Christians hold many views on Jesus' resurrection – a theologian explains the differing views among Baptists
Defamation in the digital age has morphed into litigation between private individuals
New South Wales District Court judge Judith Gibson recently identified a worrying social trend she sees in running the court’s defamation list – “ordinary people” suing over social media posts. In turn, NSW Attorney-General Mark Speakman committed to a review of defamation laws, in light of “the developing technological environment”.
Our new study also observed the emergence of disputes between individuals over posts on various digital channels.
We looked at plaintiffs, defendants and platforms featured in 189 defamation cases over five years, from 2013 and 2017. We found disputes between individuals over posts on social media, in text messages and emails, and many matters involving comments on websites.
Using 2007 as a comparison to a largely “pre-social” period, we found the percentage of digital cases that year was just over 17% of all defamation cases, compared to just over 53% in 2017.
Interestingly, only 21% of cases over the five-year period involved private individuals as plaintiffs, and only 26% involved media companies as defendants (compared to 31% in 2007).
Not just the domain of celebrities and politicians
These findings run counter to perceptions of defamation cases largely consisting of proceedings brought by public figures against traditional media companies. Those matters still do occur – think Joe Hockey or Rebel Wilson – and they are sometimes the subject of large defamation awards.
However, it seems a large slab of defamation action in Australia is now disputes between individuals over comments posted on social media, websites, or other digital platforms.
One of the cases we encountered involved Facebook posts about the CEO of a Canberra football team, made by someone in the football community. Another case was about text messages sent by a woman to her sister that accused the defendant of having consensual and non-consensual sex with his sisters.
In both cases, the people who published the messages did not appear at trial to defend themselves. Damages of more than A$100,000 were awarded, and both plaintiffs obtained injunctions to stop the defendant repeating the claims.
Another matter involved website comments about a police officer involved in an incident where a 15-year-old boy was shot and killed in suburban Melbourne. The statements about the plaintiff were described by the judge as “shocking in the extreme”.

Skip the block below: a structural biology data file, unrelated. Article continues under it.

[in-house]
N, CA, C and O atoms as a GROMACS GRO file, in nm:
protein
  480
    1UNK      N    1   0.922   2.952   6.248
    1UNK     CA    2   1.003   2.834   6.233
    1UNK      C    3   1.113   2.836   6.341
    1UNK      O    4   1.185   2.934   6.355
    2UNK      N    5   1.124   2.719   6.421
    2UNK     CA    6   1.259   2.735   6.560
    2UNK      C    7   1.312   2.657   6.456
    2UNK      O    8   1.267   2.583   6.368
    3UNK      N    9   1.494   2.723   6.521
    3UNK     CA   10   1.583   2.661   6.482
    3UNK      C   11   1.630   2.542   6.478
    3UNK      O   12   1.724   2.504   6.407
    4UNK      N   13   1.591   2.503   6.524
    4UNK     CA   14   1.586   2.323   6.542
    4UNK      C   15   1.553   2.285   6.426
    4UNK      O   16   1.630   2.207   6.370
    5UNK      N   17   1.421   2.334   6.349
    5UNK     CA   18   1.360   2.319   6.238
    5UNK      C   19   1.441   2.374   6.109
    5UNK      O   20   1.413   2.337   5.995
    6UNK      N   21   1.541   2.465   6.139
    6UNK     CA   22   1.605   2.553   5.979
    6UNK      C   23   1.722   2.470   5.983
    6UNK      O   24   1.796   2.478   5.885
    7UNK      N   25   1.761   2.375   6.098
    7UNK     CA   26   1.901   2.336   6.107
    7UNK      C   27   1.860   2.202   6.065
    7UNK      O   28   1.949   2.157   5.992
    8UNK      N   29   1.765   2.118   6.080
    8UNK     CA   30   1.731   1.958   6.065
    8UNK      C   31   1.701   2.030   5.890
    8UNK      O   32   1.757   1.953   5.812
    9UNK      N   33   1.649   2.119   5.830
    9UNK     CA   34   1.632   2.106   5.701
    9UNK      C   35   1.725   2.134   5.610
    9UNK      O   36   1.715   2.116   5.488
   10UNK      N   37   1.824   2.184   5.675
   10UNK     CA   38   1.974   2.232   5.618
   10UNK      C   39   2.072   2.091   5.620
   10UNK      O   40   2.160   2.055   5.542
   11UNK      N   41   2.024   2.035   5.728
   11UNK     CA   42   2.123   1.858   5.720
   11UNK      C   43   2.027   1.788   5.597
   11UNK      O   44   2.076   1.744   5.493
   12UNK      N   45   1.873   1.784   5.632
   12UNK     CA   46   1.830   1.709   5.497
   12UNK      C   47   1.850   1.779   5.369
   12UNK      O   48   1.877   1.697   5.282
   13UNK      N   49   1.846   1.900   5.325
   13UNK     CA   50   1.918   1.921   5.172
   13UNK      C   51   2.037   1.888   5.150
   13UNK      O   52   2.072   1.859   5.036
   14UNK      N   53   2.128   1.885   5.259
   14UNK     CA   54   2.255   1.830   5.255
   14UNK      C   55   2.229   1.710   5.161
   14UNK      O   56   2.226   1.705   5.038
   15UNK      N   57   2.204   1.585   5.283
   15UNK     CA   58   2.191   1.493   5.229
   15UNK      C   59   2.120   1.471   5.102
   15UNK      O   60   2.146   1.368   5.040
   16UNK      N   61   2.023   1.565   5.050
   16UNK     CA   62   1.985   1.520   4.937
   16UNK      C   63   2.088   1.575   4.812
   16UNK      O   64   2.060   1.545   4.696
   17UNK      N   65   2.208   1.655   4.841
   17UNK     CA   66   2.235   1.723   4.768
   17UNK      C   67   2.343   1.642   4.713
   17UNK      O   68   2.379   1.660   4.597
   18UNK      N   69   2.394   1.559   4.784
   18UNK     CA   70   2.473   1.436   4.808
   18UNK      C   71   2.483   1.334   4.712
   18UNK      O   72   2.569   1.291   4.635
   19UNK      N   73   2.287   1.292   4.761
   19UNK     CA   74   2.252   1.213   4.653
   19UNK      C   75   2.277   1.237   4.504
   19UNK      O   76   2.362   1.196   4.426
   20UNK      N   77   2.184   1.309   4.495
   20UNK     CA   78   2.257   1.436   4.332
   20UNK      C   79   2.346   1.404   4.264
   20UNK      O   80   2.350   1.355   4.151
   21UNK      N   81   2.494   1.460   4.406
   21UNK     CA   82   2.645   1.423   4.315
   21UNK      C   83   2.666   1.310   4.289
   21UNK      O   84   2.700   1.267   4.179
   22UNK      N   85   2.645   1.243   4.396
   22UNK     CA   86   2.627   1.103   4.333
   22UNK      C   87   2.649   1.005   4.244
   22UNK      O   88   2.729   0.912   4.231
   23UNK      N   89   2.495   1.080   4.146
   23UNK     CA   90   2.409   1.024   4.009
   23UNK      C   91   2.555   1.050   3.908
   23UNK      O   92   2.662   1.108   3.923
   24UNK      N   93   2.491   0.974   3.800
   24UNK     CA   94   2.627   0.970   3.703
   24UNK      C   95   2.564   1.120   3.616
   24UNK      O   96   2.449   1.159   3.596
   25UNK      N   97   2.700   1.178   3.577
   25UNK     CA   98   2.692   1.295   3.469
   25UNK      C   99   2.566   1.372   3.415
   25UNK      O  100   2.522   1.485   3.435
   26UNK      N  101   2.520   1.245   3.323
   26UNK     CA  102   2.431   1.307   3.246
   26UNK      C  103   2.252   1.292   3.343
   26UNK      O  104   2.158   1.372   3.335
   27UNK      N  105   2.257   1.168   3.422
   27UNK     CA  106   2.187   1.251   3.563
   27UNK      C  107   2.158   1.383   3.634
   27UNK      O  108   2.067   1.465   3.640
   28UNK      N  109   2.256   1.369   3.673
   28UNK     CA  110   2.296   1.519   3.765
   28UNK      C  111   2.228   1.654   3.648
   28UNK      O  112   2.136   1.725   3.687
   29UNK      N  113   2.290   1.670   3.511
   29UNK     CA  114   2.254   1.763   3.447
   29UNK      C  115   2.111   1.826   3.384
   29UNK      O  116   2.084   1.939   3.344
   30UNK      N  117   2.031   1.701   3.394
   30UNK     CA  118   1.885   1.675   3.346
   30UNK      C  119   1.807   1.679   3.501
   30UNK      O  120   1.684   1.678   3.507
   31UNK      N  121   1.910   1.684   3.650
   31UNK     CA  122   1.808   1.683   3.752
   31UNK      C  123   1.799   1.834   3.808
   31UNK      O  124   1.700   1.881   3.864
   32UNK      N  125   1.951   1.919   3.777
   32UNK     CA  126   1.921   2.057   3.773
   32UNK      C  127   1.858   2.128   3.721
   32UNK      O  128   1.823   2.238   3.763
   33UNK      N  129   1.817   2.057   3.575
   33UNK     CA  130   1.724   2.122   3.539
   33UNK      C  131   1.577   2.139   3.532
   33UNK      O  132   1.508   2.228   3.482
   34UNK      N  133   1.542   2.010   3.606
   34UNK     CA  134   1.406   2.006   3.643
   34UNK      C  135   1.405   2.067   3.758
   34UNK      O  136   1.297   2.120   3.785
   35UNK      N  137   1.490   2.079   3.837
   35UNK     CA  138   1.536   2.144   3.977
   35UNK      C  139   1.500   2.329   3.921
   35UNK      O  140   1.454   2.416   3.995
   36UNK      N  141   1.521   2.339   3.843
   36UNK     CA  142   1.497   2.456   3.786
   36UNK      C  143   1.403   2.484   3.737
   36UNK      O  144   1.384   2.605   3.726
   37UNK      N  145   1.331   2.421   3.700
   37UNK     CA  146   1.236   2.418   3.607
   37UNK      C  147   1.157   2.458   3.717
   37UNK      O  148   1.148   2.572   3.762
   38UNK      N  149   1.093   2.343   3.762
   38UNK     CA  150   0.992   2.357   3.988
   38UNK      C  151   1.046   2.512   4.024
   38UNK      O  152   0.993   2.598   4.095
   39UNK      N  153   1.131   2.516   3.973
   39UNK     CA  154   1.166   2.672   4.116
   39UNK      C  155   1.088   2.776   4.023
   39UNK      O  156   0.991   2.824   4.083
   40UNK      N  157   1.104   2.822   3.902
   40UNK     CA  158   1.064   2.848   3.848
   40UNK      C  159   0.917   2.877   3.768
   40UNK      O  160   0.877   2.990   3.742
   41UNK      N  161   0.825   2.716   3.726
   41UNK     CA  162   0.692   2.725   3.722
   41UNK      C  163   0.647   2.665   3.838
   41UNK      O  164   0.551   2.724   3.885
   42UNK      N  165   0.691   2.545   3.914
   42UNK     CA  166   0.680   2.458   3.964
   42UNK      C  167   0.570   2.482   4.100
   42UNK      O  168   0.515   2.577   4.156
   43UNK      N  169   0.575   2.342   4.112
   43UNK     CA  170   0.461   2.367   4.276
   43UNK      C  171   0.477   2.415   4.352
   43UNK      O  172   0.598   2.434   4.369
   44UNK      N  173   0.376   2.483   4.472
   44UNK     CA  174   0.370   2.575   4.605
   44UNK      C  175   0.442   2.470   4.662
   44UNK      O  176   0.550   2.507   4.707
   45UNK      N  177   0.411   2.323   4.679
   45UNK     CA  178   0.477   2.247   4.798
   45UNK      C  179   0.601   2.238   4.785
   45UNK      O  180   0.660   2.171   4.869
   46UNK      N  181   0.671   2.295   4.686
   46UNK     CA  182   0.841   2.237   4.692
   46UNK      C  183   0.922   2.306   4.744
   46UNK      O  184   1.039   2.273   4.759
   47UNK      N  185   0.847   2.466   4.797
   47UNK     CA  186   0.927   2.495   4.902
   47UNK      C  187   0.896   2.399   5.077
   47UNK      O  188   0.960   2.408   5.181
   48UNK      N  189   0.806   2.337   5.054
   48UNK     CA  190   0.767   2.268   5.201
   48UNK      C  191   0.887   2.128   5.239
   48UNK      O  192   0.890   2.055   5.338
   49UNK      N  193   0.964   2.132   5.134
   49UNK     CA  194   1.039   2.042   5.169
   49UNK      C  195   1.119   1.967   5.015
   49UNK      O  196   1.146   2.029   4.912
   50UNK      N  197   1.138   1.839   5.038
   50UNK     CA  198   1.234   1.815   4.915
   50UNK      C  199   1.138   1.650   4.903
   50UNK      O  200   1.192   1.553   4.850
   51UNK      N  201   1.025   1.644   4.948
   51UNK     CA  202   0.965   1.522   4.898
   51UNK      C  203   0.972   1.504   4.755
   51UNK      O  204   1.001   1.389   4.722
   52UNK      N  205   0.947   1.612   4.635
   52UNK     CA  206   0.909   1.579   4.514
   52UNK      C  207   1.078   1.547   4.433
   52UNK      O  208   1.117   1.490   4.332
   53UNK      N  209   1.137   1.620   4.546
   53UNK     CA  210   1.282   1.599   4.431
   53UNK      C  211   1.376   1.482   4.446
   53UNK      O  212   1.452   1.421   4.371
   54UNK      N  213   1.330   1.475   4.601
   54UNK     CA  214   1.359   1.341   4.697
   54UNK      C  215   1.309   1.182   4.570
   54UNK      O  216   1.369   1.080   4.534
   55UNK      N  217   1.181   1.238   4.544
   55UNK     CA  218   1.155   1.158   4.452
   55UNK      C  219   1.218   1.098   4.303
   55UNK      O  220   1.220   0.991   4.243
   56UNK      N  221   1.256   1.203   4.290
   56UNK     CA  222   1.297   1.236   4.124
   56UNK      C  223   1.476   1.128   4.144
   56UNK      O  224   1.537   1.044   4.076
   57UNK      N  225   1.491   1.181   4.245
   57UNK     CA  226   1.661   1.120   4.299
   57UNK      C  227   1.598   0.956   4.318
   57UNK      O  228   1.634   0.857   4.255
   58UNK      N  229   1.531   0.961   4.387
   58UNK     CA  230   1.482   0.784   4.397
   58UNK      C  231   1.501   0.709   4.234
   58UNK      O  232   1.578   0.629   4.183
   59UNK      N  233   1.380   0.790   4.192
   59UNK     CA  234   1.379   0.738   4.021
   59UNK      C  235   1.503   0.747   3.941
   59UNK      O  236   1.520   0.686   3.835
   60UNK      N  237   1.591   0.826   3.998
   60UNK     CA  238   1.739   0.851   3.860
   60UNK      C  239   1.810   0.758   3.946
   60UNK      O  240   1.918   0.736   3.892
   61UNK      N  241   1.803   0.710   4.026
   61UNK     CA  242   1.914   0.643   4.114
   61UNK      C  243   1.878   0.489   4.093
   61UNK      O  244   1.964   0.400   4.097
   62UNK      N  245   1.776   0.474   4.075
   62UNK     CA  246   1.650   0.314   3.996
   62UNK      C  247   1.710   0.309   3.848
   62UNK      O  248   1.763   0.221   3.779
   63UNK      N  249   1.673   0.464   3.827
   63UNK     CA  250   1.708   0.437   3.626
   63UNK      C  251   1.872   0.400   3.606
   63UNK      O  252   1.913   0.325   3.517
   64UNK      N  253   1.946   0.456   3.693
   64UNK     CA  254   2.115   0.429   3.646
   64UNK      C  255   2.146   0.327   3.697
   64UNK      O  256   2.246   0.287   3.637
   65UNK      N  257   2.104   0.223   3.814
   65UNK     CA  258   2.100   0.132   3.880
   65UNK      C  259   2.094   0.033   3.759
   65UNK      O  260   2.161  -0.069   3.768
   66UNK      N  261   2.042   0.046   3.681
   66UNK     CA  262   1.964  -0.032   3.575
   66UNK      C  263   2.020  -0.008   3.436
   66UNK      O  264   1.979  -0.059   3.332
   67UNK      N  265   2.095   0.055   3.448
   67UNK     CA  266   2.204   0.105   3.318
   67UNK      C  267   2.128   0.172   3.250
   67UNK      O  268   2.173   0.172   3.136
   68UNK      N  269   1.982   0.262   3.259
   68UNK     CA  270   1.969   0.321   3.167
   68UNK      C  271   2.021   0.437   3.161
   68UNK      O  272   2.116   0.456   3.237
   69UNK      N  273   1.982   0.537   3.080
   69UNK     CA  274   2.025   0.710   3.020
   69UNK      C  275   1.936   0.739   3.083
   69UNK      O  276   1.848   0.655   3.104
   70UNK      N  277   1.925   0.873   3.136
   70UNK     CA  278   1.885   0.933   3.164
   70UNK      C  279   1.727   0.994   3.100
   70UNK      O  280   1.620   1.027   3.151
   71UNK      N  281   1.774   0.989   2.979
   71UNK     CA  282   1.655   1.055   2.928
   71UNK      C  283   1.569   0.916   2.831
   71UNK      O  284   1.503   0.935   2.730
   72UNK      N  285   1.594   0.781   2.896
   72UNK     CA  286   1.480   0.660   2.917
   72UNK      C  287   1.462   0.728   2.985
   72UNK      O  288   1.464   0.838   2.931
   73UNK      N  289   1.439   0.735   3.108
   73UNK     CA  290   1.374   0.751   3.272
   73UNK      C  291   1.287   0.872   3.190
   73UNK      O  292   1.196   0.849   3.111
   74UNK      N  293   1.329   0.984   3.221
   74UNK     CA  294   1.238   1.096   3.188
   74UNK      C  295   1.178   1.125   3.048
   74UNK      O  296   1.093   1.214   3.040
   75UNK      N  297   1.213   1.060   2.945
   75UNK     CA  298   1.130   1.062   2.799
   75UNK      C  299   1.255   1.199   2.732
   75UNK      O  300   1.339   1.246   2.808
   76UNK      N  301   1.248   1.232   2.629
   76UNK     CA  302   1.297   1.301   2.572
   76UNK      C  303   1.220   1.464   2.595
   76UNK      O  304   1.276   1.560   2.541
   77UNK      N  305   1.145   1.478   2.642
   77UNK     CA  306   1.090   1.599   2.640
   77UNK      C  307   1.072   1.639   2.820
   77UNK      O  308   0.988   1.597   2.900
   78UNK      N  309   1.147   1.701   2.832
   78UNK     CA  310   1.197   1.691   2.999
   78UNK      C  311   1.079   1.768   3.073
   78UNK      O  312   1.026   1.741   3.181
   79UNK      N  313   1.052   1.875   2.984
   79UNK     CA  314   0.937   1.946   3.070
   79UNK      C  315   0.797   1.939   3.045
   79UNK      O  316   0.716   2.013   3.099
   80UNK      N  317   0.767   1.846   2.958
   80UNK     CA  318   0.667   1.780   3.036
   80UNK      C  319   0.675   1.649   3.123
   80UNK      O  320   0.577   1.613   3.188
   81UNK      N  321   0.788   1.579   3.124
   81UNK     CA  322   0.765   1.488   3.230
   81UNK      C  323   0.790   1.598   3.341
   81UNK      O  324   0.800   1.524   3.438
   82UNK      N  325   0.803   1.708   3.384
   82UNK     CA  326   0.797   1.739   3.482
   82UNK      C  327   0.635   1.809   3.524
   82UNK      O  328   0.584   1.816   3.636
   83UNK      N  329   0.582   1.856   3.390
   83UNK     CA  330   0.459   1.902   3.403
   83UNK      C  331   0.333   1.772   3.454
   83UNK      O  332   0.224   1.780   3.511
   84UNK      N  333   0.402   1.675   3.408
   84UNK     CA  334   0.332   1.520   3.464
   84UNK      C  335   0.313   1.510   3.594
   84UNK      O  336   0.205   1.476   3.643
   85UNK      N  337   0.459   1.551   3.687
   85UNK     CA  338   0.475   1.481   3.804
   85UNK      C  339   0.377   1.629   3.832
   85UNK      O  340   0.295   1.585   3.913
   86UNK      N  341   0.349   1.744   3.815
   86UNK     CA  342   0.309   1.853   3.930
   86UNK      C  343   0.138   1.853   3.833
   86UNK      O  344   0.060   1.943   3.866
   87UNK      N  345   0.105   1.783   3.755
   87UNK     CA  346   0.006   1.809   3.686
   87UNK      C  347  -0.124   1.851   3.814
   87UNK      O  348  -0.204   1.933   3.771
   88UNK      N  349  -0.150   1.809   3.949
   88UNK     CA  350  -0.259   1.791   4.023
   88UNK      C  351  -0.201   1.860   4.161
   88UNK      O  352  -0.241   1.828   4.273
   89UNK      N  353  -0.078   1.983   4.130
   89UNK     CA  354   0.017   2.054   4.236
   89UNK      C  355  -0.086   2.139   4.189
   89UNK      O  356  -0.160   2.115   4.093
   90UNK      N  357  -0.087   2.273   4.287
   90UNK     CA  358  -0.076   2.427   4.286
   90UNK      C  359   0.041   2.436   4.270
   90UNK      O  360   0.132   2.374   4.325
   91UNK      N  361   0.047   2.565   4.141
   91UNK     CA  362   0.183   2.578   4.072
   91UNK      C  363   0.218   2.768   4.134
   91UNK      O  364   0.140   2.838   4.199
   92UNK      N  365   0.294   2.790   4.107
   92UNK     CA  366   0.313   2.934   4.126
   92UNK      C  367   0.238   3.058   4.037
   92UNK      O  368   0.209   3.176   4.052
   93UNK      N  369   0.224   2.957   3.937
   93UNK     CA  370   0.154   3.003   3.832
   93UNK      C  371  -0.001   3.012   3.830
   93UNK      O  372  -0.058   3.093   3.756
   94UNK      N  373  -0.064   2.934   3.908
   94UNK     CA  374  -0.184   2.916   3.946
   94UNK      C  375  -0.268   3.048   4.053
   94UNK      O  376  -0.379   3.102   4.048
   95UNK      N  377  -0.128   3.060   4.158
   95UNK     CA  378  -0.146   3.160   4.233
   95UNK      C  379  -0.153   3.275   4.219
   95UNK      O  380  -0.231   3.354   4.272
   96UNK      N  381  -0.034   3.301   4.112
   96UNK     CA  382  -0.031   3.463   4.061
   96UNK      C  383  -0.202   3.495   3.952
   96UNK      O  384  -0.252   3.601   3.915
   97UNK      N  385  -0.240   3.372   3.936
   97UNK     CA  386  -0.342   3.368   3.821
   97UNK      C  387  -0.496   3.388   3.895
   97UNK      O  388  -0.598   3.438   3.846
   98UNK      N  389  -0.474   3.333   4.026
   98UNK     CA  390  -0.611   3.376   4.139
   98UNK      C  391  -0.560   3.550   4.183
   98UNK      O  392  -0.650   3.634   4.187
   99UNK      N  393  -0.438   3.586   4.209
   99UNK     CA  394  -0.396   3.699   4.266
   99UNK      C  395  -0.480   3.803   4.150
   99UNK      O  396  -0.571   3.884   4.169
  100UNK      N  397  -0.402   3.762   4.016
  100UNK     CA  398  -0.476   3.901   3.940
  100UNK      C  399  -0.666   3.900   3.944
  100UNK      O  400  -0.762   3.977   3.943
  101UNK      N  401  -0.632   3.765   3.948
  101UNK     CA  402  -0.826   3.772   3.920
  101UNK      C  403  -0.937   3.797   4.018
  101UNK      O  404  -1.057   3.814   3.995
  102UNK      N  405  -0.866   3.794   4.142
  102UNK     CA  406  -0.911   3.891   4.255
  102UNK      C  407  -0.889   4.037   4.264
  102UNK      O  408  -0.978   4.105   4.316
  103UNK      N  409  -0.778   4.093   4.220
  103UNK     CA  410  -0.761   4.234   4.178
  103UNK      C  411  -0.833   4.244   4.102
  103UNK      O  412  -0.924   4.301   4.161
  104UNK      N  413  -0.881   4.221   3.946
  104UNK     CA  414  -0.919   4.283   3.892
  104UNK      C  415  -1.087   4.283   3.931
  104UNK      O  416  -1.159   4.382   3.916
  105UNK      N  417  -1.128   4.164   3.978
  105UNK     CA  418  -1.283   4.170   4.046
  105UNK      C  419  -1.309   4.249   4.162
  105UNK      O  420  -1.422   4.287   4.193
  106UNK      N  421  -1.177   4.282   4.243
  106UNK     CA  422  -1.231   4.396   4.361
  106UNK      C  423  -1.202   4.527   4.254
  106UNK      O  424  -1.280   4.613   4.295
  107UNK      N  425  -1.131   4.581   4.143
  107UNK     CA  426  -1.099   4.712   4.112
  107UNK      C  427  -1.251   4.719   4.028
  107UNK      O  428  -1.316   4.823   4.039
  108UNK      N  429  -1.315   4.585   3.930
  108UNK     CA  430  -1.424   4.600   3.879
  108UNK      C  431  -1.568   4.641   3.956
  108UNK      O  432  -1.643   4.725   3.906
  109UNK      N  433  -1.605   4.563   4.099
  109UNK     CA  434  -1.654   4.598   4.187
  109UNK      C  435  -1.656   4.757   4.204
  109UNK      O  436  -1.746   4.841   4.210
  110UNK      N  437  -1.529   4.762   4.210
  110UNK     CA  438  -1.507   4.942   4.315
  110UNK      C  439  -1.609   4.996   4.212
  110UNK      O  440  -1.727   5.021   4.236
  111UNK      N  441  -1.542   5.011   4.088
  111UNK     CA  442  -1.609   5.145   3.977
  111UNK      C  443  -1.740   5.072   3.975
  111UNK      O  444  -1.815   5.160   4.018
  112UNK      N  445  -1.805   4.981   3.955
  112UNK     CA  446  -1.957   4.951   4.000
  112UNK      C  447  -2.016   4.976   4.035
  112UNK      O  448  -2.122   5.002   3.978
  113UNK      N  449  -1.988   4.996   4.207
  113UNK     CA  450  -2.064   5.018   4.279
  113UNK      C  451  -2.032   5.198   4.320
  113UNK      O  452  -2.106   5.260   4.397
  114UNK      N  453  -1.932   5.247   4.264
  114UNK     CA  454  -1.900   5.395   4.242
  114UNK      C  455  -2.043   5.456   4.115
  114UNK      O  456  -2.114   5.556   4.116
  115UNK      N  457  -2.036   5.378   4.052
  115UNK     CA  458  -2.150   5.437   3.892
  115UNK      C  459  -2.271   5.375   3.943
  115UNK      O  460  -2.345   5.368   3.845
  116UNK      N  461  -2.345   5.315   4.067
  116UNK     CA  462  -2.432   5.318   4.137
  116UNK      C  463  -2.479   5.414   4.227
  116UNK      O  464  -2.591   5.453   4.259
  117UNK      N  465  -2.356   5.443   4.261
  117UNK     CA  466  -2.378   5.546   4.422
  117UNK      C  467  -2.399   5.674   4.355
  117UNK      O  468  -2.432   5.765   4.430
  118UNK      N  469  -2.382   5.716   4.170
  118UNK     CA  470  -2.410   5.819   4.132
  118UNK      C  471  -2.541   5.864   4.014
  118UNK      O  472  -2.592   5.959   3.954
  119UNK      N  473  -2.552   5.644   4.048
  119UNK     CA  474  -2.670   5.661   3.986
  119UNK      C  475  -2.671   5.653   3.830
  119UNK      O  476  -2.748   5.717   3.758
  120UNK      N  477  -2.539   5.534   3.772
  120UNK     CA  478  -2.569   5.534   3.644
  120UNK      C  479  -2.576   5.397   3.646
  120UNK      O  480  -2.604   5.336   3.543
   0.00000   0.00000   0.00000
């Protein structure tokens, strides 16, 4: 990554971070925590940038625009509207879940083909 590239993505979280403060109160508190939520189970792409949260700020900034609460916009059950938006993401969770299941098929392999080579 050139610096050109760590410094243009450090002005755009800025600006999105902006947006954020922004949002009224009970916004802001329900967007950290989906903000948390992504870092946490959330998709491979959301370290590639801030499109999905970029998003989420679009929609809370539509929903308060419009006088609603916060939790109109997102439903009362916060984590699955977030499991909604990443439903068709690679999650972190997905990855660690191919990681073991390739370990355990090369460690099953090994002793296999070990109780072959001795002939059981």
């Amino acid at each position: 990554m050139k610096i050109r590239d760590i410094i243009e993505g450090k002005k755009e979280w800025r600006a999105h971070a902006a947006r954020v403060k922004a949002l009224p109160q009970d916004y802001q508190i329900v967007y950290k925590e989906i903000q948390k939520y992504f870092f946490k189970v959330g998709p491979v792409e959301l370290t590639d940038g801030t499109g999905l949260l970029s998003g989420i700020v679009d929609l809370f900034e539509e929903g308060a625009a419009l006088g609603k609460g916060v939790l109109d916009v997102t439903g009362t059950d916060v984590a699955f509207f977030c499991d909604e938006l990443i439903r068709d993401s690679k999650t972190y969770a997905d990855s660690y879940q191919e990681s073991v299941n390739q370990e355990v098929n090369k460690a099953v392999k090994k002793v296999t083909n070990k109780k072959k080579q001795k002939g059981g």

Although traffic to the website would be nothing like that of a news media site, the judge noted a search of the plaintiff’s name on a standard search engine would produce the defendant’s website prominently.
In this case, the defendant created a website dealing specifically with the topic that involved the plaintiff. It was significant that the defendant had both an opportunity and the means – the website – to issue a retraction or apology, but chose not to. This was despite the publication of a coronial inquiry that exonerated the police officer for personal liability. The plaintiff was awarded $150,000 in damages.
A review overdue
Claims made about plaintiffs can be very serious, despite most defendants not having the reach of the Herald Sun or The Sydney Morning Herald.
However, Gibson has questioned the merits of many of these cases – or, at least, the suitability of current defamation law as a way to resolve them. She described our laws as “out of sync” with technology.
The cases we looked at weren’t by any means the only defamation judgments over the period we examined. Indeed, we found more than 600 court decisions relating just to these 189 main cases.
The real scale of defamation action in Australia is unknown. Research efforts are complicated by fractured data sources, and public resources only reveal part of the picture. Confidential correspondence and settlements that try to offset costly court action – whatever the merits of those claims – is largely confined to in-house legal teams and their advisers.
All this helps underscore the importance of Gibson’s comments identifying the trends she sees in court, and the commitment from NSW to review defamation laws.
Previously, this decision to tackle a pressing problem in public policy would have pleased major media companies. Considering the findings of our study, it might also help a growing number of ordinary people who now find themselves caught up in complex legal actions.
Derek Wilding is the Co-Director of the Centre for Media Transition at UTS. The centre's study, Trends in Digital Defamation, was partly funded by News Corp Australia. The Centre has also received funding from Facebook Australia for a study on journalism and trust. Derek Wilding receives research grant funding from the Australian Research Council for a Discovery Project on media pluralism, and from the Australian Communications Consumer Action Network for a project on responsive regulation in the communications sector. He is President of the Australian chapter of the International Institute of Communications.